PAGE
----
Skip to content

Great Commission Conversations

April 10, 2008

Something I feel strongly about is that the Christian’s theological passions should be proportionate with the theological passions of Paul and Christ. Here’s a brief portion of a journal entry I wrote about 2 Timothy for a New Testament class. This is the concluding application for Paul’s exhortation to Timothy in 2 Tim. 2:1-26, particularly in respect to his commands to “not quarrel about words” (v. 14), “avoid irreverent babble” (v. 16), have nothing to do with “foolish, ignorant controversies” (v. 23), and to not be quarrelsome but kind to everyone (v. 24). All of this is geared towards God granting repentance to our peers “so they know the truth” (v.25).

Paul’s commands in respect to serving others
also offers challenges, particularly while in seminary. Recognizing that one’s words have such an impact on outsiders makes me realize that I must always sacrifice my desire to speak to the priority of whether or not my words are going to honor Christ in such a way that will also edify an outside listener. I do not have the right to always give my opinion in every controversial topic or engage any debatable issue. If the matter does not honor Christ then my lips should remain shut—this is where my passion should reside. No longer should we seminarians fly the flag of the non-essentials, but instead we should let all passions be dictated by what Christ is passionate for. Humility is really at the core of this command. Will my words be about me so that I can get in the last word or try to “win” some sort of theological debate, or will I let my words and passions be Great Commission words and Great Commission passions? Our words should reflect that the least important person in a conversation is ourselves. This is rarely the case in my own conversations, and this leaves me with a part of my life that must change.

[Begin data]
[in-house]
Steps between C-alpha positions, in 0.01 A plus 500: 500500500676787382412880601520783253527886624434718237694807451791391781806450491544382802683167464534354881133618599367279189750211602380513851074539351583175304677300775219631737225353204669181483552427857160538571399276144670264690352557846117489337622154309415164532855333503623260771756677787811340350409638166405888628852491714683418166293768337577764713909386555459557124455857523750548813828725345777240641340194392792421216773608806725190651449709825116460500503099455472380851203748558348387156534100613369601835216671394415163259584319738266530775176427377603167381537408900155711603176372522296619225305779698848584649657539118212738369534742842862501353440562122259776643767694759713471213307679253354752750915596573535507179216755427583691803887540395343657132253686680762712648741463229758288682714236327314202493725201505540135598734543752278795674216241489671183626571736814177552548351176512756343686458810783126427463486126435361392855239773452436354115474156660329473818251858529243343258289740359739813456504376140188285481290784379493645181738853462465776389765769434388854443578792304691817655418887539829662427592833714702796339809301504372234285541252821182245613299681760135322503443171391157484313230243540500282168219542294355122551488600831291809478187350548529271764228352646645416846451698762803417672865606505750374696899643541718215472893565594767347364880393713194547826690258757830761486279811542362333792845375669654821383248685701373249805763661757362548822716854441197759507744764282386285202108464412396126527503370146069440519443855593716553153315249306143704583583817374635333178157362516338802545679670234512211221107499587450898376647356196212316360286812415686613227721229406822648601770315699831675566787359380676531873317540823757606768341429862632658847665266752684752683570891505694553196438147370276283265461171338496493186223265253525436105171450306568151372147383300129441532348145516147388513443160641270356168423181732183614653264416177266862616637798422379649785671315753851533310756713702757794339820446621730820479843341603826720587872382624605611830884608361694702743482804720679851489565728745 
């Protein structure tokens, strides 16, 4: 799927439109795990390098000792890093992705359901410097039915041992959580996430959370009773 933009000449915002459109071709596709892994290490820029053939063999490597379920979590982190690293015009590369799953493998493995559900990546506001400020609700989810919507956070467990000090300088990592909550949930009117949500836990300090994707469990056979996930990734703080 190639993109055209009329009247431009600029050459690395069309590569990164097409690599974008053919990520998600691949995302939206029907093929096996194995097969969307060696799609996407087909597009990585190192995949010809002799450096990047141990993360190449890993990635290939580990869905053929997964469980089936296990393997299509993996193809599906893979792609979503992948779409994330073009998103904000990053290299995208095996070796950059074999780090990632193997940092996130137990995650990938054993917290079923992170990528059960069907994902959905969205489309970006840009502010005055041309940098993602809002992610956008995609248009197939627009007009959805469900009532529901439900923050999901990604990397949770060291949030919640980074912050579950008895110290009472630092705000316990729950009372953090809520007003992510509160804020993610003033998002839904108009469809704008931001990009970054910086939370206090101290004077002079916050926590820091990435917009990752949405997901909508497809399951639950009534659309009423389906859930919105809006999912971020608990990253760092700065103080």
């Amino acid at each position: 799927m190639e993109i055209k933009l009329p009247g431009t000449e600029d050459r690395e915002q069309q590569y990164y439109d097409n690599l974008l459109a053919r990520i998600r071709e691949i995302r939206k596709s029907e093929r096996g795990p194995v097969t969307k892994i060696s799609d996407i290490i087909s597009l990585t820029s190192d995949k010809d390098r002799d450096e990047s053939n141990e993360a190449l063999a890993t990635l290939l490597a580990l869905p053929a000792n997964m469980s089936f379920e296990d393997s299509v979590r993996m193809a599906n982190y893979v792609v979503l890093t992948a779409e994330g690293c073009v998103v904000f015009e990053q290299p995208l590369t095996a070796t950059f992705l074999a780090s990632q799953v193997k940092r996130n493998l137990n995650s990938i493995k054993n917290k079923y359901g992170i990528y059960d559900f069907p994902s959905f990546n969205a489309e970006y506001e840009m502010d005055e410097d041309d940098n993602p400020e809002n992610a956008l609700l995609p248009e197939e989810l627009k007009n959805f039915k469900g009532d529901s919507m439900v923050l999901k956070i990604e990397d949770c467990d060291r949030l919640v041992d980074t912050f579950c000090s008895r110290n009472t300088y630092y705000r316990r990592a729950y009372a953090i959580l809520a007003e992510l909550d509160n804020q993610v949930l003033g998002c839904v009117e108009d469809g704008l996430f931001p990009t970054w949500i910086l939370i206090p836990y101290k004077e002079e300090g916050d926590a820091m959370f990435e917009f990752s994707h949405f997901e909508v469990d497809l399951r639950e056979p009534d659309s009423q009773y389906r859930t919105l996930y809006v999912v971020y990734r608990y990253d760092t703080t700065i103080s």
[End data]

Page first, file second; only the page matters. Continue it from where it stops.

One Comment leave one →
  1. Tyler Smart permalink
    April 25, 2008 12:49 am

    Nice piece of literature, brother. I hope that you continue to most more excerpts from future papers.

Leave a Reply

Fill in your details below or click an icon to log in: Logo

You are commenting using your account. Log Out /  Change )

Google+ photo

You are commenting using your Google+ account. Log Out /  Change )

Twitter picture

You are commenting using your Twitter account. Log Out /  Change )

Facebook photo

You are commenting using your Facebook account. Log Out /  Change )


Connecting to %s

%d bloggers like this: